The overall guideline is that, in pregnancy, you are making space — not just in your body, but in your mind, as well. And the way to make space is to clear out the junk. So express yourself; talk and get physical. Go into a bedroom and make a lot of noise. Beat up a mattress with a pillow, if you want to.

Miranda ‘My first pregnancy had been quite easy so, when the second turned into a real hassle, with all kinds of sickness and pain, I felt really bad, resentful and generally negative. My husband had been very empathic and understanding, but that just confirmed me in being miserable. So he said one day: “Well, there are some pregnancies that are very difficult. The question is, is it worth it, for what you get out of it?” And I thought: “Yep, that’s fair enough” and I got on with it.’

It’s all right to feel bad, and let go. This will make room for relaxation, excitement and quiet joy to creep into the spaces you have made.

Whenever you are depressed or feeling stuck, the key to helping your mind is to move your body. Get up, get dressed, go out and get some exercise — even a short walk down the street and back — and notice how much better you feel. Try dancing, swimming or yoga. Remember the goal — this is a temporary state; you won’t be pregnant for the rest of your life. The effort is worth it. One day soon you will have a little, soft-skinned, tender baby in your arms. Imagine this often — both of you healthy, relaxed, loving, happy, enlivened and content.

Parenthood ‘Grows you up’

It’s astonishing how early in pregnancy a baby starts to have an impact on your lives. There are now three people’s needs to consider in every step you take. All the ‘little’ (!) considerations, like nausea, disappearing sex drive, and watching what you eat and drink, will wake you up to the fact that you are now a parent, even if the child is still a built-in model.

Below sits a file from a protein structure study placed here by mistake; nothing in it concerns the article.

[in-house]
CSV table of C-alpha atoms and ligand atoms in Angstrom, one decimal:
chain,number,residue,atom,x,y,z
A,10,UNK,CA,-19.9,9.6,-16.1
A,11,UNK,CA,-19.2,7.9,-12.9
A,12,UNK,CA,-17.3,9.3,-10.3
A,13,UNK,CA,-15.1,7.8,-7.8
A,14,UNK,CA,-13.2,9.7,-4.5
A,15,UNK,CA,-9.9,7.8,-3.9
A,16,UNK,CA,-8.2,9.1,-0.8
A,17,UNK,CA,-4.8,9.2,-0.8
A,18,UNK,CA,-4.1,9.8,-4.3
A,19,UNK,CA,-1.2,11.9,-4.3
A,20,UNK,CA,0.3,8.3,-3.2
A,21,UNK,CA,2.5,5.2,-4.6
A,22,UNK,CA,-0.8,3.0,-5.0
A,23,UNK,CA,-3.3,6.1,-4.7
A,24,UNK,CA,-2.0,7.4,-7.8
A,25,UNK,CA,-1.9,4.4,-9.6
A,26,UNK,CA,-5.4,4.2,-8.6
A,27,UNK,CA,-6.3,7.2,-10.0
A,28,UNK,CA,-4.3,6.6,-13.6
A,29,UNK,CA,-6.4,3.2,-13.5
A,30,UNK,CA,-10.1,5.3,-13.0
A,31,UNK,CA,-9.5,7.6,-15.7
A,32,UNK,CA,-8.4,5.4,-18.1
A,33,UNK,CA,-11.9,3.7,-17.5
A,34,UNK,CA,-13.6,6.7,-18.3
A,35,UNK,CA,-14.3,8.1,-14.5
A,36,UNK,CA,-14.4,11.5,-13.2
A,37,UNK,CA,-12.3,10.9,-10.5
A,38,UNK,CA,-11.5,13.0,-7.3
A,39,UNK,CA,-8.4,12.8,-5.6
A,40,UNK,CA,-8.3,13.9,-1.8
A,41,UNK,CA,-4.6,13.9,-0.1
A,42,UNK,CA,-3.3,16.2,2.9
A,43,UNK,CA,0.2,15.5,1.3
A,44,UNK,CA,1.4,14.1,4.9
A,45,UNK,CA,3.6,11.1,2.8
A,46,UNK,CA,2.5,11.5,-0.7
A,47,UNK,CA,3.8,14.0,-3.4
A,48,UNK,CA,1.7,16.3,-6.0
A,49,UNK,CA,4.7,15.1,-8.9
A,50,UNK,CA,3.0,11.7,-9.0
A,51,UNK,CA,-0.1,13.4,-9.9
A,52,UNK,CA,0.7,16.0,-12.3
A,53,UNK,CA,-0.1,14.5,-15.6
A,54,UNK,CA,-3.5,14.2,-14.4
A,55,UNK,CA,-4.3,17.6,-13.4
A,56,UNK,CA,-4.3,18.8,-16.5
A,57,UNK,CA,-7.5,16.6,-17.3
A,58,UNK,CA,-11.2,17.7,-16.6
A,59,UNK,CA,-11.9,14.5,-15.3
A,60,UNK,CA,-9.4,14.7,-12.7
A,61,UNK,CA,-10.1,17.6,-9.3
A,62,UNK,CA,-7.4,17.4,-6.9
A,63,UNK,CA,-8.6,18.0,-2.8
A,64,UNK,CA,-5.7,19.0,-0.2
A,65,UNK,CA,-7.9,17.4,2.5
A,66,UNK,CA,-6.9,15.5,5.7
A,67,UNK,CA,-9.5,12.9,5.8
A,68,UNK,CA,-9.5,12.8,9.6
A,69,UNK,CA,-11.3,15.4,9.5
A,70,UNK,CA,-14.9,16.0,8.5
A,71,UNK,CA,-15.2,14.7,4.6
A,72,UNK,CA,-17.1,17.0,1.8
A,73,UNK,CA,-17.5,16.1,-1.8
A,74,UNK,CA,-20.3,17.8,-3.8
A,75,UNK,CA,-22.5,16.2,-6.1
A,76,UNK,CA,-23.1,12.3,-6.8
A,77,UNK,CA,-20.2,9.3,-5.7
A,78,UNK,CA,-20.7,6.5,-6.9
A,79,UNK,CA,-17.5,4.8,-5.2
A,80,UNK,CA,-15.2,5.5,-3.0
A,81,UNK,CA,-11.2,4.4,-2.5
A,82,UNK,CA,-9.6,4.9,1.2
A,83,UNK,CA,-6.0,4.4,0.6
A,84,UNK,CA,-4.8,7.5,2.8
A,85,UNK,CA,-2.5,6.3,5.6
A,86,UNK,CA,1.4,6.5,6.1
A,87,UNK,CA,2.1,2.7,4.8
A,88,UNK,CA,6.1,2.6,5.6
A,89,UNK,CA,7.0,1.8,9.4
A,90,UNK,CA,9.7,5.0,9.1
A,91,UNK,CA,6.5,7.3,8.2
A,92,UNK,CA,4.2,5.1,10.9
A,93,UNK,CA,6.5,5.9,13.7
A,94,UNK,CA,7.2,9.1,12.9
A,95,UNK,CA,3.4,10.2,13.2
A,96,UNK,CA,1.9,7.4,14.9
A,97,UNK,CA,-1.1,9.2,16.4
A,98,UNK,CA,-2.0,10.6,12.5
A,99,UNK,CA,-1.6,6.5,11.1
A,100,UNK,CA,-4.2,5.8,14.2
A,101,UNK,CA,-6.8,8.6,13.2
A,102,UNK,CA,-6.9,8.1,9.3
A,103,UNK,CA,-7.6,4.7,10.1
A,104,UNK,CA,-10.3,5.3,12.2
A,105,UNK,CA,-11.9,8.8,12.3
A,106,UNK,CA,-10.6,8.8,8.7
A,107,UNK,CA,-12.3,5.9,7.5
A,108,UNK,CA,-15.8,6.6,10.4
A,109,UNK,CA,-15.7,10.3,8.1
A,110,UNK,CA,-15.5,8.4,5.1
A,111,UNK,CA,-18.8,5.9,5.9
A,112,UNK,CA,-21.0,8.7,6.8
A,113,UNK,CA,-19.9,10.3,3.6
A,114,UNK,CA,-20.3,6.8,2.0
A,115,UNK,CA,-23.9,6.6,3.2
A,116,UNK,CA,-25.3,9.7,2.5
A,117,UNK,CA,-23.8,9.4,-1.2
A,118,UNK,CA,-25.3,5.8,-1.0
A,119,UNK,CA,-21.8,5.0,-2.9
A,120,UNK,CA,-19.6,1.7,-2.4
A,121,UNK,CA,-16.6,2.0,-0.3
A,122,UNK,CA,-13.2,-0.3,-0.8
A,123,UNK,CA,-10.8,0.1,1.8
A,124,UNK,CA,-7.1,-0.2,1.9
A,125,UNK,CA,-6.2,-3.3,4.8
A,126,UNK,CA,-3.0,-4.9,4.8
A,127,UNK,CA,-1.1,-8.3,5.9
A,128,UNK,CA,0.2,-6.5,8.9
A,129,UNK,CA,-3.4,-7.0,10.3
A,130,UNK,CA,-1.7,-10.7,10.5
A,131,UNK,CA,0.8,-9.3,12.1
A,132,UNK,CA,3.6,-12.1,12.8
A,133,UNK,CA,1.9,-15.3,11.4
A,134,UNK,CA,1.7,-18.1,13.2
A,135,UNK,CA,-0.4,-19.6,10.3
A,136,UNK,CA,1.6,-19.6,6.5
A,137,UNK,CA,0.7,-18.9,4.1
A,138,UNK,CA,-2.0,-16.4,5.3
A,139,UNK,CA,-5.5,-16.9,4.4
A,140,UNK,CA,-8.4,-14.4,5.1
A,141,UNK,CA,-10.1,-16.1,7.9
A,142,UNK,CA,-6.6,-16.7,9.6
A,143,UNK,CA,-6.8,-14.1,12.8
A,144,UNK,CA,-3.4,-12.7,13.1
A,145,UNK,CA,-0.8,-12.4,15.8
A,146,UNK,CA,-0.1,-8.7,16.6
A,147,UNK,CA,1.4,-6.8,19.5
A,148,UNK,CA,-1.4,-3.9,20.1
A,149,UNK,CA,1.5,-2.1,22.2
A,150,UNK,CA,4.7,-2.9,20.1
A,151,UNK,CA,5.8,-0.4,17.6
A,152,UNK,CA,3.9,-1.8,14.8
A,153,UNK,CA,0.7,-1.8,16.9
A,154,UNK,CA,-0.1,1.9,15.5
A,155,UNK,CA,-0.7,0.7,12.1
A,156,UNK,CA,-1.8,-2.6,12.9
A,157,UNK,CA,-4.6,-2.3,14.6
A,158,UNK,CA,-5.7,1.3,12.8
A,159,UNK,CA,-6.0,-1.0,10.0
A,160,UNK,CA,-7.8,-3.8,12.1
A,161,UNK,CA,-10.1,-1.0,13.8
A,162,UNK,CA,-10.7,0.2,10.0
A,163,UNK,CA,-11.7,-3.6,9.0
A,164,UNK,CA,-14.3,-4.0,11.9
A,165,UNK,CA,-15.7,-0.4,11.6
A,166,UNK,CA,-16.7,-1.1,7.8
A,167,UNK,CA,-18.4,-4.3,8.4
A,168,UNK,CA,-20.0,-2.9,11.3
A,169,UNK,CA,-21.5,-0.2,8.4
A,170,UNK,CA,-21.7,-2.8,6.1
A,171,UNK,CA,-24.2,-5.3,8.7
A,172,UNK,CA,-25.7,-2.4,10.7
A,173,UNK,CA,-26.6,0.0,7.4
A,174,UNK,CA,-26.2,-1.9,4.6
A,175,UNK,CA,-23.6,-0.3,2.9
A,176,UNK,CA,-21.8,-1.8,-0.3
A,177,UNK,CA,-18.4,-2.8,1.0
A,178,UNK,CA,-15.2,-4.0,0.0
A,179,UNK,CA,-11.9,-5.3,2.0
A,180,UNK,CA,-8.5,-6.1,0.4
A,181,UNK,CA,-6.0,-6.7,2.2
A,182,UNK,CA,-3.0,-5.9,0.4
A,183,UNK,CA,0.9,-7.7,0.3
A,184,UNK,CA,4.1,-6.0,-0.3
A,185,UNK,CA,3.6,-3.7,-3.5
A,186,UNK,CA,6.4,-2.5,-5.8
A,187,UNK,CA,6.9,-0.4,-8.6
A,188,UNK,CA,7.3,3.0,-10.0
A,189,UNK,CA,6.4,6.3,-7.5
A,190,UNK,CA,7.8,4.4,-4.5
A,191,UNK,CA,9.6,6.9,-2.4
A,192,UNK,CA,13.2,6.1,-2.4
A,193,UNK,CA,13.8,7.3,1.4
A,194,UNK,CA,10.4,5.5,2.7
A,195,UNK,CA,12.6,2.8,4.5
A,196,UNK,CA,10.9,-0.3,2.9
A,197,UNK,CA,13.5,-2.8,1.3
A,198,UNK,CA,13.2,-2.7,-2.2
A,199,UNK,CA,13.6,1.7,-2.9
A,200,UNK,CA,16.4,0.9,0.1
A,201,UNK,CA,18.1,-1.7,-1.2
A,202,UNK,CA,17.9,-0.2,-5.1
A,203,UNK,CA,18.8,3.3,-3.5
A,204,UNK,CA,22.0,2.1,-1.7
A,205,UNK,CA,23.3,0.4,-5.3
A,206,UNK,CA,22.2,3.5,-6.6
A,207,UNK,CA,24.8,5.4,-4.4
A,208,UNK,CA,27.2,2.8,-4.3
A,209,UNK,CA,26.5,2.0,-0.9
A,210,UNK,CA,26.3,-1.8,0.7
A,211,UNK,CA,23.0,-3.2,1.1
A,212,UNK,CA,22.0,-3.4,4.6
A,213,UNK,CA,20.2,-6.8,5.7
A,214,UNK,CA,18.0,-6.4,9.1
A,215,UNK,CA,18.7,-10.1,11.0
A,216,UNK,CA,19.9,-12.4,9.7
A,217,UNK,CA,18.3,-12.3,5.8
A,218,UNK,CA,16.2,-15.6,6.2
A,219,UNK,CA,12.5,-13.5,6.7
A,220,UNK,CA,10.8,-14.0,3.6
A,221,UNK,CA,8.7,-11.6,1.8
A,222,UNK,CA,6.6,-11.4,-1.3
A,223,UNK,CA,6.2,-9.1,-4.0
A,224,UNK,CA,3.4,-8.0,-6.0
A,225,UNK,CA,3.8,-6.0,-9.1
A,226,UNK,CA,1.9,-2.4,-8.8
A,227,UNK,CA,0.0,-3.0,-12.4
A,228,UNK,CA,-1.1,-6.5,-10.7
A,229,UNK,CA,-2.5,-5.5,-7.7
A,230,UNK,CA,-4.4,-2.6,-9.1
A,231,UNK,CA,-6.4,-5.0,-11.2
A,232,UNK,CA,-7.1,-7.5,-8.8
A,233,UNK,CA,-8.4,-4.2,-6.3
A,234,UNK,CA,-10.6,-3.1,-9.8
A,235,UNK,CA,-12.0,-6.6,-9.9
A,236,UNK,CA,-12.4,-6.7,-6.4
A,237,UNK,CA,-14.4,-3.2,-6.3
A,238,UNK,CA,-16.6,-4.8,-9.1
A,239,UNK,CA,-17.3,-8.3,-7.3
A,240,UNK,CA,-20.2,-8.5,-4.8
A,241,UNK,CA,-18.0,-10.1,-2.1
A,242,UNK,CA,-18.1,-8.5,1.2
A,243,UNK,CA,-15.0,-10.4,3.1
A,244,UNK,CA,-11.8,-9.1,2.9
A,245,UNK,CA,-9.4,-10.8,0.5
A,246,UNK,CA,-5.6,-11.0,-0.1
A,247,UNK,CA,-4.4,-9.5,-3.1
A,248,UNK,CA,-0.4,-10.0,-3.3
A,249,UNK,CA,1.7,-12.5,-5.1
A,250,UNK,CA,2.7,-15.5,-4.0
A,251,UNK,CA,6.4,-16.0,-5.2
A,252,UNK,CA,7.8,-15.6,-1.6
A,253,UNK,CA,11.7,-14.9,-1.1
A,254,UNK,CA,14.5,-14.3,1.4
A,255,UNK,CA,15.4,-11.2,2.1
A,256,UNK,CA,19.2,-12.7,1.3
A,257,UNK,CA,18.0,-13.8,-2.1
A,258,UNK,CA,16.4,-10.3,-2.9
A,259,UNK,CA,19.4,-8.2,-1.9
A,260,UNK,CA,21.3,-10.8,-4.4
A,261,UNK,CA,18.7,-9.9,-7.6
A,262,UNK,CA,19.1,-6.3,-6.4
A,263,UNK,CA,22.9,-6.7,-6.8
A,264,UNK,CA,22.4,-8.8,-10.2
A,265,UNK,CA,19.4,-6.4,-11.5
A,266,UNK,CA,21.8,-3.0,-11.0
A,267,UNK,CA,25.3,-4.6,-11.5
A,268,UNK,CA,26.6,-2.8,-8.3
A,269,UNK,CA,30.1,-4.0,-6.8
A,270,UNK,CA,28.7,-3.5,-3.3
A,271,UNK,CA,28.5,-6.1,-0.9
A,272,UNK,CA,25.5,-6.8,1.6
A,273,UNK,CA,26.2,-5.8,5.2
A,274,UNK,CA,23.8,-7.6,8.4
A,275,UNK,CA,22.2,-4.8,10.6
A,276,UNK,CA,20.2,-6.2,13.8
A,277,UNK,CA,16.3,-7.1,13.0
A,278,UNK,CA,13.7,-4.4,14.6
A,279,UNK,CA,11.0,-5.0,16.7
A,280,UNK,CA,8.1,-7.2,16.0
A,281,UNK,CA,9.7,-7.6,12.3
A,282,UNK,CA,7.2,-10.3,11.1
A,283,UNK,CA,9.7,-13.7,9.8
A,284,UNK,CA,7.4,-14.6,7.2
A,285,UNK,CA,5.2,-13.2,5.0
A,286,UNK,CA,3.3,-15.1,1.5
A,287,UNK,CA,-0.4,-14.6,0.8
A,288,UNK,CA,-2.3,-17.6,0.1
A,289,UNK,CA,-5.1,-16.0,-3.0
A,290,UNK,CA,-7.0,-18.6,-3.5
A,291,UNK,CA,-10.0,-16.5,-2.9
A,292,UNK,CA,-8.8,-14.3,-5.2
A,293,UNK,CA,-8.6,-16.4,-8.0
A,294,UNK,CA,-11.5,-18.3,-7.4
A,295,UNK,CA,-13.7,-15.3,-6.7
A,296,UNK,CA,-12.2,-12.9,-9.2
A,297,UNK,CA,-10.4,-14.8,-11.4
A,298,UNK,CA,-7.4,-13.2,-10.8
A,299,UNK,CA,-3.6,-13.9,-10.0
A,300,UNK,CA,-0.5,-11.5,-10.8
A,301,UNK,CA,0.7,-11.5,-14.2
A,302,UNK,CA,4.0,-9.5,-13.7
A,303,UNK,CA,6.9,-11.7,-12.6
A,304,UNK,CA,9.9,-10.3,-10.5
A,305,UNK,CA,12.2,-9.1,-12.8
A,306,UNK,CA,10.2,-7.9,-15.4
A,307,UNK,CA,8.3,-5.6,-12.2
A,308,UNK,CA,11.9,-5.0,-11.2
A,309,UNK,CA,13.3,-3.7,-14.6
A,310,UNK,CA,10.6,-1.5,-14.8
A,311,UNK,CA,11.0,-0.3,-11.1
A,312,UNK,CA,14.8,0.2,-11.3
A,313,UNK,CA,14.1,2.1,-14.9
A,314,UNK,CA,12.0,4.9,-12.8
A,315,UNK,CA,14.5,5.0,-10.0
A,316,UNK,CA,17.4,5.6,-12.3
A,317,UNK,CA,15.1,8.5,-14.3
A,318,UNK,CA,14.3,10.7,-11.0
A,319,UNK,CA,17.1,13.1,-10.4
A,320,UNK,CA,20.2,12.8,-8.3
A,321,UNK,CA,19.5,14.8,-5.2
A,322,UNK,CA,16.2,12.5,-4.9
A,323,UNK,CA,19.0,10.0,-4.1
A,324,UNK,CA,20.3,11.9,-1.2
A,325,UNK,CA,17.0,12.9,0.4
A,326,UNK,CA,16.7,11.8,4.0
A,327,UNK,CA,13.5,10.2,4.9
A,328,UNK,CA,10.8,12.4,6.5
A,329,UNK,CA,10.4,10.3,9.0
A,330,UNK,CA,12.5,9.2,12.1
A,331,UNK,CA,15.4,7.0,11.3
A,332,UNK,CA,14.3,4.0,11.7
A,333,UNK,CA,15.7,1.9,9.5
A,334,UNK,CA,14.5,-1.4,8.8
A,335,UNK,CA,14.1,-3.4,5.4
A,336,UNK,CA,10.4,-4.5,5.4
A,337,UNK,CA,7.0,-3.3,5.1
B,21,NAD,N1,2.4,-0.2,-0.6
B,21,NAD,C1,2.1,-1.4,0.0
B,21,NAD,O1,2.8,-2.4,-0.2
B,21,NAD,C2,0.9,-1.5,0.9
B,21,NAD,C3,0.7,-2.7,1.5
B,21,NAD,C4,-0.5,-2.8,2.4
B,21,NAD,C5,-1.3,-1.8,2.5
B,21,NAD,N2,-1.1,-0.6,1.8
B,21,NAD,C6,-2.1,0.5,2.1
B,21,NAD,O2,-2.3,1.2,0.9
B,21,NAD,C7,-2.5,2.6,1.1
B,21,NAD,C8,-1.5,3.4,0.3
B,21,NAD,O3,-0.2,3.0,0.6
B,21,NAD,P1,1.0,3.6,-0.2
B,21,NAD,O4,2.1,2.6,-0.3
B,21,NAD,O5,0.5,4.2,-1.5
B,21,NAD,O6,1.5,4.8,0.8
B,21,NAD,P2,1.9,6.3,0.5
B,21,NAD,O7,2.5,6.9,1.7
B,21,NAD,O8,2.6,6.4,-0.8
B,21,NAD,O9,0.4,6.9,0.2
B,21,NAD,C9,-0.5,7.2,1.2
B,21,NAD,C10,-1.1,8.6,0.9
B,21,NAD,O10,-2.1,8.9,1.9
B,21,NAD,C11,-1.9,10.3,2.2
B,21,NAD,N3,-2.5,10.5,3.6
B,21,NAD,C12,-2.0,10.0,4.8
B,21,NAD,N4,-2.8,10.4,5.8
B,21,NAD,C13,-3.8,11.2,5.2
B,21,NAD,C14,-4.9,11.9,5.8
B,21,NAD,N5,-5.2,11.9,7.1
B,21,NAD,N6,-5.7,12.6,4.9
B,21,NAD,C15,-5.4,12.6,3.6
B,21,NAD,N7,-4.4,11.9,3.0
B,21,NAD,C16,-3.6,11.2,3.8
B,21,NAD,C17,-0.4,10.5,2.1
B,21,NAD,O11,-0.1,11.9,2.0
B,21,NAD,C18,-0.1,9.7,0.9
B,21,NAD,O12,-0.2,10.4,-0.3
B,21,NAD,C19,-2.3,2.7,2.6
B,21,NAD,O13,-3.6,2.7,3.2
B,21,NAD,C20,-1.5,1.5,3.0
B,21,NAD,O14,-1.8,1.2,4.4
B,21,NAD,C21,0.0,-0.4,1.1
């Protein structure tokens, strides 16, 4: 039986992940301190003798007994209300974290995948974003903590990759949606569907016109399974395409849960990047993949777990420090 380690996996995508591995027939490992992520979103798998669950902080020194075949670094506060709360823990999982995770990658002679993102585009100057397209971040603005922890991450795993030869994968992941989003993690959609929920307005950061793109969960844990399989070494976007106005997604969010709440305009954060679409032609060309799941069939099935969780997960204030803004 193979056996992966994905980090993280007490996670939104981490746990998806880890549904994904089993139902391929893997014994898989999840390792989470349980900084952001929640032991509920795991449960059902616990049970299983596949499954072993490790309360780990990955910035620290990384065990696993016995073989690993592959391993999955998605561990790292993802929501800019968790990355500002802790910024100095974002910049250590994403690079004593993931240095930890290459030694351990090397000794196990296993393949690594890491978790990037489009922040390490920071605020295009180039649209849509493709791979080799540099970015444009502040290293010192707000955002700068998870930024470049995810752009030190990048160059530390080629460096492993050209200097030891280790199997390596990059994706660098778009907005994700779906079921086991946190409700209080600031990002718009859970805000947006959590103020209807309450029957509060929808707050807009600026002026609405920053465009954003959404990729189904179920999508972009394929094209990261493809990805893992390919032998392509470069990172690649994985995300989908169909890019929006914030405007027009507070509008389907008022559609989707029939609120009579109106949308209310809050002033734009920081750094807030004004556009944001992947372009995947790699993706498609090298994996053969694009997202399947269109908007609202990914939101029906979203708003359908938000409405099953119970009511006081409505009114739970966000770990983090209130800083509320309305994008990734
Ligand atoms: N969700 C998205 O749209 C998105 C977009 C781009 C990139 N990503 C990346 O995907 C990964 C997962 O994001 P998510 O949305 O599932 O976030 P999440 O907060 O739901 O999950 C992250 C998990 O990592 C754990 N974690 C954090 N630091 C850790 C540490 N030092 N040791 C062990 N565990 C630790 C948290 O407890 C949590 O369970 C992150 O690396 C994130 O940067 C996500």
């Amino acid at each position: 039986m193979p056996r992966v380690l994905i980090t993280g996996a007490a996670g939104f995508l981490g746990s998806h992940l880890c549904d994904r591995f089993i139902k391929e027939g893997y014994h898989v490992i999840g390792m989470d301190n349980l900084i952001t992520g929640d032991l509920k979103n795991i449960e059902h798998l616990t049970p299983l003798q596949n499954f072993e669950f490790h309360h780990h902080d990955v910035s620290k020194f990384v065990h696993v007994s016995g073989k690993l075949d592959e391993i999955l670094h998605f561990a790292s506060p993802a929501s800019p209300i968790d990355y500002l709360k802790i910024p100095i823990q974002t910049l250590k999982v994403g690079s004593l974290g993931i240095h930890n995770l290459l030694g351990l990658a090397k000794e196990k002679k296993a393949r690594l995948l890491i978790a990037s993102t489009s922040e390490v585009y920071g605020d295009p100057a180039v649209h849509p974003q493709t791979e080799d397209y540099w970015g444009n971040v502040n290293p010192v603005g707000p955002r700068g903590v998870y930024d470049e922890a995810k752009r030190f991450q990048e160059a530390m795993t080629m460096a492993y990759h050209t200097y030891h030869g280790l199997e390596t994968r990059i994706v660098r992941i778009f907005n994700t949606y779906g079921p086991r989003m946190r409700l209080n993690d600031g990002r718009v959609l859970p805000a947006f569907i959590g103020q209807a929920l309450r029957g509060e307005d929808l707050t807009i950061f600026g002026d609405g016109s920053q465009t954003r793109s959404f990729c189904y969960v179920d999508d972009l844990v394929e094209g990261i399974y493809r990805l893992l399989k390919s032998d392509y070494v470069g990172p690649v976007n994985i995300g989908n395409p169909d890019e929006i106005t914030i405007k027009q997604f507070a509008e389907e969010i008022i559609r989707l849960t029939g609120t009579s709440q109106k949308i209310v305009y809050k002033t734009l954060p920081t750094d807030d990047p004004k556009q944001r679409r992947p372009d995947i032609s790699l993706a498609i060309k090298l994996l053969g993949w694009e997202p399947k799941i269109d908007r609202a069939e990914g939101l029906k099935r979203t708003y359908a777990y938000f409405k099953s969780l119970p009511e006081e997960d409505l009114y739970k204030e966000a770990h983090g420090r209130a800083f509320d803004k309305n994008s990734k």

We’ve known of teenage mothers-to-be who have grown up overnight as a result of the experience. They suddenly become sensible, start taking care of themselves and sort out their relationships one way or the other. You see, being responsible, like being strong, isn’t genetic and it doesn’t come in easy stages. You just decide and you do it. In short, you are a parent from the moment of conception. This brings with it responsibilities; you will need to care for your baby, yourself and your partnership. 1. Care of your baby includes eating really well, avoiding drugs, alcohol, medication, fumes, chemicals, sprays and paints, photocopiers and UV lights, and, if possible, staying out of highly stressed work or other situations. 2. Care of yourself includes being kind to yourself and listening to what your body wants (it will tell you often).

For example:

– If you are feeling tired, relax. Take some time out for yourself.

– If you are feeling hemmed in or depressed, exercise, walk, go out and visit a friend.

– If you are feeling scared, angry or sad, talk it over, express it in some way.

– If you feel in the dark about what is happening to your body book antenatal classes, visit local hospitals, inspect birthing centres, talk with hospital and homebirth midwives. 3. Care of your partnership means involving your partner actively and warmly in the pregnancy. He may not be sure he has a role or he might see it as a responsibility, but not something he can enjoy. Give lots of positive strokes. Do as much together as you can. Let him know you need his help. Confide in him first, rather than other people (but do keep up friendships and support of family, as well). Visit doctors together. Go to classes together, if you like. Do nice things for each other out of the blue. Enjoy some evenings out and treat these as special — partly because these occasions are an endangered species now. ‘I